Europe must show more effort to promote peace and human rights in Cameroon

Increasing violence must finally be taken seriously (Press Release)

The head of state, Paul Biya, is whitewashing the dramatic situation. The European Union must consider targeted sanctions to force the aging head of state. Picture: UN Photo/Marco Castro via Flickr CC BY-NC-ND 2.0

According to the Society for Threatened Peoples (STP), Germany should show more commitment towards the peace process in Cameroon. “If the aim is to reduce flight and migration from Africa, Germany must not just stand by and watch while Cameroon sinks into civil war. Germany and the European Union must no longer close their eyes to the escalating refugee crisis in West Africa,” emphasized Ulrich Delius, the STP’s director, in Göttingen on Wednesday. There are already 276,000 people on the run from the violence in Cameroon. If Cameroon’s leadership is not willing or able to find a political solution to the dispute over the future of the Anglophone parts of the country, the European Union (EU) must consider targeted sanctions to force the aging head of state, Paul Biya, not to whitewash the dramatic situation any longer. This Thursday, the German Bundestag will discuss the situation in the West African country – at the request of the FDP and the Green party (Bündnis 90 / die Grünen).

Last Thursday, the Catholic seminarian Gérard Anjiangwe was shot dead by soldiers in front of a church in the city of Ndop. Another three members of the Anglophone population got killed last Sunday in the city of Bamenda. In total, more than 400 civilians and 176 members of the security forces got killed since the conflict broke out in 2016.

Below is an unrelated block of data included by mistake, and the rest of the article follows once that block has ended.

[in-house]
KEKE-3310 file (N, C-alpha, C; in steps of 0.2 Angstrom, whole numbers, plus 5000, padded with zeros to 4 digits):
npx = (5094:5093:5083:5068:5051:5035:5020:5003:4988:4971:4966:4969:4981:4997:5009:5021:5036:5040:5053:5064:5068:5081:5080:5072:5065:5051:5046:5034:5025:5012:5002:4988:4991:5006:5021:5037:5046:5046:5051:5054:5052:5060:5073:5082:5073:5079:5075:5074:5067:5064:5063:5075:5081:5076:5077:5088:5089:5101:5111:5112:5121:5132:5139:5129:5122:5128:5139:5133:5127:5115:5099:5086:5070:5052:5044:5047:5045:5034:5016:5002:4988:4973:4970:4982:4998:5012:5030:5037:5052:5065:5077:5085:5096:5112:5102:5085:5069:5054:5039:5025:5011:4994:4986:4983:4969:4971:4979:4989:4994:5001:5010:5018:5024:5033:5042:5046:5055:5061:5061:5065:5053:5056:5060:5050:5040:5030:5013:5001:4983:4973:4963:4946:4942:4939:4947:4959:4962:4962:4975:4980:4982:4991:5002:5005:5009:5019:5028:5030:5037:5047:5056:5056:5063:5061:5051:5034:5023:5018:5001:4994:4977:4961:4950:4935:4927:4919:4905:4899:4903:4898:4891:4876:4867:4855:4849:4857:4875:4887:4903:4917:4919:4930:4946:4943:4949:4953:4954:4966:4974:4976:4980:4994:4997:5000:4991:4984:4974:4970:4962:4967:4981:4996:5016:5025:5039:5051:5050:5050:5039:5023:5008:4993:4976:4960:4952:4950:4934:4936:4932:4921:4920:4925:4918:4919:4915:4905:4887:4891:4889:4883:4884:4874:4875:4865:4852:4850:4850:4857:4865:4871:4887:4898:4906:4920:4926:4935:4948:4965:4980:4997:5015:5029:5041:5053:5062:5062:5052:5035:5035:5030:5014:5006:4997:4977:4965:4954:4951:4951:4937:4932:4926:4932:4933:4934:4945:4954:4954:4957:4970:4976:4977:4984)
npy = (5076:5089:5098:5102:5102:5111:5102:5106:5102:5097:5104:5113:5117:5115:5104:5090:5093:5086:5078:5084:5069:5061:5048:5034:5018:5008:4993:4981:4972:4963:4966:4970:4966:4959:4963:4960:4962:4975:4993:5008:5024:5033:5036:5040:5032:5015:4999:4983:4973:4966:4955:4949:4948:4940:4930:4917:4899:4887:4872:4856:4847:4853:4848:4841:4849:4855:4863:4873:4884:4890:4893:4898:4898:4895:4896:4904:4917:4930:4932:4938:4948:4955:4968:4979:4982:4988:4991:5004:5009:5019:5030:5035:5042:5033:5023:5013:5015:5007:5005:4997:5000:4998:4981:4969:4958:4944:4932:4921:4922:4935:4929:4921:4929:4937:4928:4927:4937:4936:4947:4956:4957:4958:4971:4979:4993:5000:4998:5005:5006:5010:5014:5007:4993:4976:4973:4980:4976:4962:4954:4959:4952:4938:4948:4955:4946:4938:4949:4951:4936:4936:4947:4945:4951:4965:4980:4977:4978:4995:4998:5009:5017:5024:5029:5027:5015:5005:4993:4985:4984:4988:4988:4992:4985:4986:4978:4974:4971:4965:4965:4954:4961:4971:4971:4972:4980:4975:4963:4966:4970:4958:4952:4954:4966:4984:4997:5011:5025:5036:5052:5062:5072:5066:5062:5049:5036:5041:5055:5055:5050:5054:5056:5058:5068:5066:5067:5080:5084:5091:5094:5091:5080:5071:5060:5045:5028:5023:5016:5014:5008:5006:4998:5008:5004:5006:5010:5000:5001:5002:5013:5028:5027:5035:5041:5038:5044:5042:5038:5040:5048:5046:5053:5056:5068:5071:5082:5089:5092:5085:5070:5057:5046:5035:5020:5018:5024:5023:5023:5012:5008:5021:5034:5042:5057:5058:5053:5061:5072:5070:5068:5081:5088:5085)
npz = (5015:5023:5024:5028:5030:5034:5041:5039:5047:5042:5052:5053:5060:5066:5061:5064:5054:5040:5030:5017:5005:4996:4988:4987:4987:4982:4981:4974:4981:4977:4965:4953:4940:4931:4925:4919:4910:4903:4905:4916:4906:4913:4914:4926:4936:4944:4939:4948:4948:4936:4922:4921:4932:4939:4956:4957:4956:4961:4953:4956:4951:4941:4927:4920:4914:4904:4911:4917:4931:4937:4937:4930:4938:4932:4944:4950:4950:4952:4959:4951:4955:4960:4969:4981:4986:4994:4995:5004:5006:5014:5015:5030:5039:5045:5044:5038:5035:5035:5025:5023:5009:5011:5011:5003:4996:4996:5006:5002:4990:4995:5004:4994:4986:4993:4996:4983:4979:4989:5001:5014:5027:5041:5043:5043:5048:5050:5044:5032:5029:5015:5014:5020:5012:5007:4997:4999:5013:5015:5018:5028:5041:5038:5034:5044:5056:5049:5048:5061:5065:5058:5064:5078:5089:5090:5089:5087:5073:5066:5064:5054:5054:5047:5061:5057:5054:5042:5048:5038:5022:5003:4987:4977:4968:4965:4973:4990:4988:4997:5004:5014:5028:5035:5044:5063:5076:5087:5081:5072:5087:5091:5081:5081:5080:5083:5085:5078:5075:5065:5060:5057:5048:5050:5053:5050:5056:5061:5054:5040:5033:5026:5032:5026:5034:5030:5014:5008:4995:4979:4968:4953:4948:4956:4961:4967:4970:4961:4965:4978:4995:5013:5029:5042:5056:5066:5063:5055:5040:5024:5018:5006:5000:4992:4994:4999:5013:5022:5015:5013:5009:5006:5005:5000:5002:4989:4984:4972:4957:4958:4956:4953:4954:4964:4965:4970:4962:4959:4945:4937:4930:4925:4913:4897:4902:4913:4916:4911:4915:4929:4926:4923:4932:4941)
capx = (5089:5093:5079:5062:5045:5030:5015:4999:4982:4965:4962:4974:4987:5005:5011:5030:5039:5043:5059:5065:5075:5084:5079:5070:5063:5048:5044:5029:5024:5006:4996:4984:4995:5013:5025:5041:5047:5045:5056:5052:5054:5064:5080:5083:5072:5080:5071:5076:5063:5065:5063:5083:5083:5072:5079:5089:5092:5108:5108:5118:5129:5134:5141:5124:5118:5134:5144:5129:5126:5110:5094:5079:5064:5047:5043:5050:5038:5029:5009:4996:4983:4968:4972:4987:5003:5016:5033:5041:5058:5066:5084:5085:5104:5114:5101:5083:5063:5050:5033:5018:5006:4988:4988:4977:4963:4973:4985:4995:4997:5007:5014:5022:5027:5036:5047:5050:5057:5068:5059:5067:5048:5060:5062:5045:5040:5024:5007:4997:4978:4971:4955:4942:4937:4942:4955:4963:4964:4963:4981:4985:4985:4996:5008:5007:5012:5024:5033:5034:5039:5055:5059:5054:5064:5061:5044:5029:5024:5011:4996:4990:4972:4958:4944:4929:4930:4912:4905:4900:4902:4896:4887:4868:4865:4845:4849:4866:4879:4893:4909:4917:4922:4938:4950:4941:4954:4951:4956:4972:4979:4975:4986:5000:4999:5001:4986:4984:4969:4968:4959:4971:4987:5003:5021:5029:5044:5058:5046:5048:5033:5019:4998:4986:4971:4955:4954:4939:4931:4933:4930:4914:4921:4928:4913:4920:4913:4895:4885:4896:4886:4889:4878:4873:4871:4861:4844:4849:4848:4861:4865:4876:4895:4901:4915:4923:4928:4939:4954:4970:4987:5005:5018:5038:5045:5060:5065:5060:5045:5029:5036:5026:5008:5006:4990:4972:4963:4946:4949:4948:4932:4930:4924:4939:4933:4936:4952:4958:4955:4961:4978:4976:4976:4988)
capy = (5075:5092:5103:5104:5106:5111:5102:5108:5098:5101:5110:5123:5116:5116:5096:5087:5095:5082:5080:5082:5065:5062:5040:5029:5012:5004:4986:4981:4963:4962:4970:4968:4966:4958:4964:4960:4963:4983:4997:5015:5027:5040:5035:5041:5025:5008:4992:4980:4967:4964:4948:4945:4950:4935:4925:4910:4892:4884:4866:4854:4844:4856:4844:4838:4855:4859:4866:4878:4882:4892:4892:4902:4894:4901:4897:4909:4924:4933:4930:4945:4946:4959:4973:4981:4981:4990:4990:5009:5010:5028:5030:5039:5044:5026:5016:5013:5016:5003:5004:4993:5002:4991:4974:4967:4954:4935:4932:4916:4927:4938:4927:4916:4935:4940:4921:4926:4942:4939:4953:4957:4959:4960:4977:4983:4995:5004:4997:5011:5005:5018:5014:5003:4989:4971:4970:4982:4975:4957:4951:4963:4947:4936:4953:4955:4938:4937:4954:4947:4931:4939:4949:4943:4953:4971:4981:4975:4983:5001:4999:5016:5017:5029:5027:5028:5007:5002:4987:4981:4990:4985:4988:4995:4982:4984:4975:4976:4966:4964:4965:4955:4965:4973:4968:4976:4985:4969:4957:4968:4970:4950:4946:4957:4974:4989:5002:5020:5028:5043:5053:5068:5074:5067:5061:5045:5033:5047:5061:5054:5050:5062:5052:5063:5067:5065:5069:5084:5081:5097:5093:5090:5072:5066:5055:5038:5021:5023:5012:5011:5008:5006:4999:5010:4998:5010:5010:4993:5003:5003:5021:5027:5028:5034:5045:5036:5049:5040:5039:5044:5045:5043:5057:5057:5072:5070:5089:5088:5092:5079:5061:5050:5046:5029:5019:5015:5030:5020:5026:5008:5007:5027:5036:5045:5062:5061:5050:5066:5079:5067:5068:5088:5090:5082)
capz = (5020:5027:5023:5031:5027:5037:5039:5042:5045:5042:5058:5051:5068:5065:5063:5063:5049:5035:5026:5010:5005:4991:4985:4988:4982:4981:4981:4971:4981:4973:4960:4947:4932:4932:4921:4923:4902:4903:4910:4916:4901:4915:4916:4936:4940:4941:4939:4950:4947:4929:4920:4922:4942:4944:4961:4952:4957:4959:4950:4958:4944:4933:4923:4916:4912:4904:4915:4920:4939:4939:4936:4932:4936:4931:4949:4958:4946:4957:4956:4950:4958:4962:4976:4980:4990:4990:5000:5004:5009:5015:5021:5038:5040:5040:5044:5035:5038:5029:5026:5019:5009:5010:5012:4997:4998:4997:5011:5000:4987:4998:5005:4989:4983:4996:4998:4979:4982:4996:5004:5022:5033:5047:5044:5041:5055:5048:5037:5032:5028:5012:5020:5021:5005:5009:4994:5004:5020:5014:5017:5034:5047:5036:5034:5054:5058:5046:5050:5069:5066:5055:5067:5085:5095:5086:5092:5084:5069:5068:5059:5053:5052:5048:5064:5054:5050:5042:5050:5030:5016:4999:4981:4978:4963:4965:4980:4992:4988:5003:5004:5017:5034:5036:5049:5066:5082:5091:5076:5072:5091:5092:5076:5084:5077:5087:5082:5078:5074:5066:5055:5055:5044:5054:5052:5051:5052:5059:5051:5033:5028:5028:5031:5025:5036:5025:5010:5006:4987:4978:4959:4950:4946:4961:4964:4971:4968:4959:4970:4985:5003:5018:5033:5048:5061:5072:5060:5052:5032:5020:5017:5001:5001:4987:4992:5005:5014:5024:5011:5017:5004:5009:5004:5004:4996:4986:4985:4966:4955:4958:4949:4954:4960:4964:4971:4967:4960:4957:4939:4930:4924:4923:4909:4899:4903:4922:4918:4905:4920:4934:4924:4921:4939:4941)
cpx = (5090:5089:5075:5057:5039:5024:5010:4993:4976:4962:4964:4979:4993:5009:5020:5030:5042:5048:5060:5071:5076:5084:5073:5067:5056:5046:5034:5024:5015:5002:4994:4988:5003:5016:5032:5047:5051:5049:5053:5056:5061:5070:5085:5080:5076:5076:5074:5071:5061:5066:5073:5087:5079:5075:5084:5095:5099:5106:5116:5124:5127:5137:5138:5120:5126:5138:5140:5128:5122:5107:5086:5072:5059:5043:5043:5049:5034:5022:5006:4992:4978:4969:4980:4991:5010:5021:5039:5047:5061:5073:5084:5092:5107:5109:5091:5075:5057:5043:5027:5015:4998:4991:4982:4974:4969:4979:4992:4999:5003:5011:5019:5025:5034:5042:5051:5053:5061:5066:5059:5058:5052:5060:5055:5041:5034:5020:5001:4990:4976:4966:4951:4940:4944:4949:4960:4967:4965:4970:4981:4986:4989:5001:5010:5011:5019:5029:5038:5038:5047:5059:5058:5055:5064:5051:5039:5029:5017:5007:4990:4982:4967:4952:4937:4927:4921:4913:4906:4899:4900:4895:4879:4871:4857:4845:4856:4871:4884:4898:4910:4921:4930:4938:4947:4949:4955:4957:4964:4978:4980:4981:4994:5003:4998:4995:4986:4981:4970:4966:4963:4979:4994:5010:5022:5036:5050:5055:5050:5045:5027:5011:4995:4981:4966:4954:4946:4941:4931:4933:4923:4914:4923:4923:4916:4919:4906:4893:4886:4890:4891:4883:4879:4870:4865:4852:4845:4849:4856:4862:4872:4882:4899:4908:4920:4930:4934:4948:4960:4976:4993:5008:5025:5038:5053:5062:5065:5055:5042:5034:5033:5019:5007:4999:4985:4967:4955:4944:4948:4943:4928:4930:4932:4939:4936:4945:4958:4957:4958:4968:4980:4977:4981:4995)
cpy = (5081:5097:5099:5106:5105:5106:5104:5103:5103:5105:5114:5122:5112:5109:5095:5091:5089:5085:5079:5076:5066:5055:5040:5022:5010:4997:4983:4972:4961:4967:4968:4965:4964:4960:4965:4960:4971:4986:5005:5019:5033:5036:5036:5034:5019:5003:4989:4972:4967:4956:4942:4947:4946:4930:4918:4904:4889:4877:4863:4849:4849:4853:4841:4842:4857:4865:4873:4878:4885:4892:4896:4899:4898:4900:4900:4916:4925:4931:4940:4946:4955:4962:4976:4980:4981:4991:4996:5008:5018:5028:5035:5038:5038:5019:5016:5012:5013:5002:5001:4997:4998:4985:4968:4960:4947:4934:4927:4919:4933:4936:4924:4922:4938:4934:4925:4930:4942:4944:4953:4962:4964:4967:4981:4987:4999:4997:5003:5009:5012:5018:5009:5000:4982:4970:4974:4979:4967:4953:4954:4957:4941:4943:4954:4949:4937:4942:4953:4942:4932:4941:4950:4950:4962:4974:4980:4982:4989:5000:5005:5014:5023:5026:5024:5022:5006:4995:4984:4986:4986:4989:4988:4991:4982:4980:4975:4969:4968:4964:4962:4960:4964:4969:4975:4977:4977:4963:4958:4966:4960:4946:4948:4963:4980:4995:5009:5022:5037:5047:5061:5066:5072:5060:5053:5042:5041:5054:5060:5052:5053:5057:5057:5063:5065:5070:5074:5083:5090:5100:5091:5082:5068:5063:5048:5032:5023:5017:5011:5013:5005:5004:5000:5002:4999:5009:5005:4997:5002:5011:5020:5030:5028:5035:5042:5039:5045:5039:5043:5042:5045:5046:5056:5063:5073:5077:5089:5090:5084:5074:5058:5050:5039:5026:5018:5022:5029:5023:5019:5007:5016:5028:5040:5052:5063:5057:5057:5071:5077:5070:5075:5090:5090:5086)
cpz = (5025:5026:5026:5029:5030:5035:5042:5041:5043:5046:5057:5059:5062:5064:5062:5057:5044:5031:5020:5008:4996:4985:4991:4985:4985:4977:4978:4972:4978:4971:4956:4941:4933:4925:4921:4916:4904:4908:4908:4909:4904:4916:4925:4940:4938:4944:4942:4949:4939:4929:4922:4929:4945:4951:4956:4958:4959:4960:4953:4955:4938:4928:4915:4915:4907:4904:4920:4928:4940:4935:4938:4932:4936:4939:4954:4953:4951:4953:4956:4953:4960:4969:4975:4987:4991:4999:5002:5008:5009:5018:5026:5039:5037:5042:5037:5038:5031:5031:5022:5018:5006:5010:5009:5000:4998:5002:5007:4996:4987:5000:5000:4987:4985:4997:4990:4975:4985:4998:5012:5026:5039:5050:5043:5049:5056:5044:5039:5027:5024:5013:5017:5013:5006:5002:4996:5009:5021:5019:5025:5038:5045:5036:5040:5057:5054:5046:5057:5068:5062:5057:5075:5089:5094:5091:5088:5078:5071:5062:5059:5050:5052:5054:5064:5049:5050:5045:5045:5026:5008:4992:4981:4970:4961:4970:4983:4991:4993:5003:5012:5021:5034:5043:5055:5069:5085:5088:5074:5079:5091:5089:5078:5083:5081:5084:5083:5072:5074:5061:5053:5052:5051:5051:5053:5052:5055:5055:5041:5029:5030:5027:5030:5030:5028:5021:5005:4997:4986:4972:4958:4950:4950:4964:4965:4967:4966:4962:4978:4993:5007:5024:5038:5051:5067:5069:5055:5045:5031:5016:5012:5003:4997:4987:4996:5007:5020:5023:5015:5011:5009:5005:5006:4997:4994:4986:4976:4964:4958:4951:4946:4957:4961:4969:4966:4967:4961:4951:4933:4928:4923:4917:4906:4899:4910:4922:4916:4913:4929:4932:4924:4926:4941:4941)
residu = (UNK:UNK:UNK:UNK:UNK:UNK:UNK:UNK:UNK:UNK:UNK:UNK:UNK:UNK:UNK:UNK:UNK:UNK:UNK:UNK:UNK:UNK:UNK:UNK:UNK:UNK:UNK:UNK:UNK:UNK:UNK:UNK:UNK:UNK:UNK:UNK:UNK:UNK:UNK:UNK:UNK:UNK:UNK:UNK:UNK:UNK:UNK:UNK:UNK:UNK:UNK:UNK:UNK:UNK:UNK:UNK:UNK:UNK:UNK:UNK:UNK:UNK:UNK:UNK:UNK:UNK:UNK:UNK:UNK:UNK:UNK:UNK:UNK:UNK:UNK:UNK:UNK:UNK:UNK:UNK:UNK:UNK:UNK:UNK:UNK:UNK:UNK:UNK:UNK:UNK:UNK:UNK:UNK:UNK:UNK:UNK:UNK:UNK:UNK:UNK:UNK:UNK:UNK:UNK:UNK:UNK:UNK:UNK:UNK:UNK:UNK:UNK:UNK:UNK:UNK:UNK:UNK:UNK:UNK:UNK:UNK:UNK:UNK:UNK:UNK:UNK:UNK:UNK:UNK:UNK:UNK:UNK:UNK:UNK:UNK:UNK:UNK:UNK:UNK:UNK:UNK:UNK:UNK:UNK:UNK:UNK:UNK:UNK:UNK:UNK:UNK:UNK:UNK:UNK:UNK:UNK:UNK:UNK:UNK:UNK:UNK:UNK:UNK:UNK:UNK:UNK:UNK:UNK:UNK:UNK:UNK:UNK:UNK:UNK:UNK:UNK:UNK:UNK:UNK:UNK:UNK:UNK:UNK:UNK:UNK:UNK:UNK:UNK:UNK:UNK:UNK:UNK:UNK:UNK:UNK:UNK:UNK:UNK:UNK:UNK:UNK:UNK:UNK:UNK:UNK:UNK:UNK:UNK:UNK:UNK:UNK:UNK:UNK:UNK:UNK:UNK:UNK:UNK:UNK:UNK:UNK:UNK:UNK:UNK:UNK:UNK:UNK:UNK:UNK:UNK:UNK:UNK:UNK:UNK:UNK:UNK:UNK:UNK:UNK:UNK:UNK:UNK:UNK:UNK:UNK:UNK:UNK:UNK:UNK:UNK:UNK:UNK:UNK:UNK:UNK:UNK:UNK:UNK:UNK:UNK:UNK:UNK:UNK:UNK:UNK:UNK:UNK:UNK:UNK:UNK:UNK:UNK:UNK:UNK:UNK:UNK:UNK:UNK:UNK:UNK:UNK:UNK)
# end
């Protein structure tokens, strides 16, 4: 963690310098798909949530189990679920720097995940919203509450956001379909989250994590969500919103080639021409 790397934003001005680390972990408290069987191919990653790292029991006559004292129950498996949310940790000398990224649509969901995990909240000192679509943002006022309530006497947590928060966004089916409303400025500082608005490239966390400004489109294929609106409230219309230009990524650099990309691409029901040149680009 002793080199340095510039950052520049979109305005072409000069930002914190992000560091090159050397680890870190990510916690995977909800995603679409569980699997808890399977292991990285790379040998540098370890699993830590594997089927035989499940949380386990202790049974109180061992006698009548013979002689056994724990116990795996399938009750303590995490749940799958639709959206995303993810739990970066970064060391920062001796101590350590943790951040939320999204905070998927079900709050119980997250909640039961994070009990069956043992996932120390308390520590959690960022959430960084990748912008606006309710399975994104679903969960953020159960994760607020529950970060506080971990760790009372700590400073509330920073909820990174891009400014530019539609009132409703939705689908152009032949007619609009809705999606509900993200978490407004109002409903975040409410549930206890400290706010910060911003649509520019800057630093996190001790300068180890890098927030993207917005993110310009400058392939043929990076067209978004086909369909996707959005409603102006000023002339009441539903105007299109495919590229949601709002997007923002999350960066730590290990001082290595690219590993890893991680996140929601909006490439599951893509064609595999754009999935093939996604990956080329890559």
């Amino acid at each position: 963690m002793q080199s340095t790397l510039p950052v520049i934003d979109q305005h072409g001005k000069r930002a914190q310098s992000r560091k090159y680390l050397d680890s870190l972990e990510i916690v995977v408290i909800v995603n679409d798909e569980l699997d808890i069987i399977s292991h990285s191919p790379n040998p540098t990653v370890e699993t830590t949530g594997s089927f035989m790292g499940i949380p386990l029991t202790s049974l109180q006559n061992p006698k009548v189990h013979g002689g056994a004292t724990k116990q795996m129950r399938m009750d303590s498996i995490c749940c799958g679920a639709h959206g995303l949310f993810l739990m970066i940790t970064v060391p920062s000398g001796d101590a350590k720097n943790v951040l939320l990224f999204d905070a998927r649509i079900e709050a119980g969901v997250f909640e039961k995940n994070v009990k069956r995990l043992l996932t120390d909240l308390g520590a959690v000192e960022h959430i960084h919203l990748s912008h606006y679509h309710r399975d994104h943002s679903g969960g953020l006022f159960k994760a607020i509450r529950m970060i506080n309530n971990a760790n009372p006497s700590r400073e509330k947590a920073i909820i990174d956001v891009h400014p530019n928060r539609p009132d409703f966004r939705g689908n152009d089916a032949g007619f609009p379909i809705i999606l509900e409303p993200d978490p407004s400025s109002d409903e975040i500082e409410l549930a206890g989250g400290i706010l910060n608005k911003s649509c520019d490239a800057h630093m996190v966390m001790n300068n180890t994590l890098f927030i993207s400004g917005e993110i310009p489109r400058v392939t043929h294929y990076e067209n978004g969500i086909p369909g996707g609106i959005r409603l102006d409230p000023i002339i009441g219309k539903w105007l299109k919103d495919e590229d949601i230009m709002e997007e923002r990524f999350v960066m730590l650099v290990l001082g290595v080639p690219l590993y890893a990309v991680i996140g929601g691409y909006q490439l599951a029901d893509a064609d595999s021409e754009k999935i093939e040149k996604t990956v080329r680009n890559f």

The human rights advocate strongly criticized the ignorance with which Cameroon’s government reacted to the increasing violence in Anglophone regions. President Paul Biya, who has been in office for 36 years, had praised the presidential election on Sunday, stating that the elections had been carried out in “calm and serenity”, even in the Anglophone regions. Three people had been shot dead on that day, and the people in the English-speaking areas were afraid to go out on the streets for fear of further violence. “Due to violence, only 79 of the planned 2,343 election offices were opened. Thus, it is absolutely cynical to speak of normality in the English-speaking regions,” Delius emphasized.

The independence movement in the Anglophone regions is strong – which is also due to the failure of the colonial powers. While focusing on access to oil reserves, they had largely ignored the interests of the English-speaking minority in the former German colony. There must be initiatives to find a political solution to the escalating conflict in order to curb violence effectively.

Header picture: UN Photo/Marco Castro via Flickr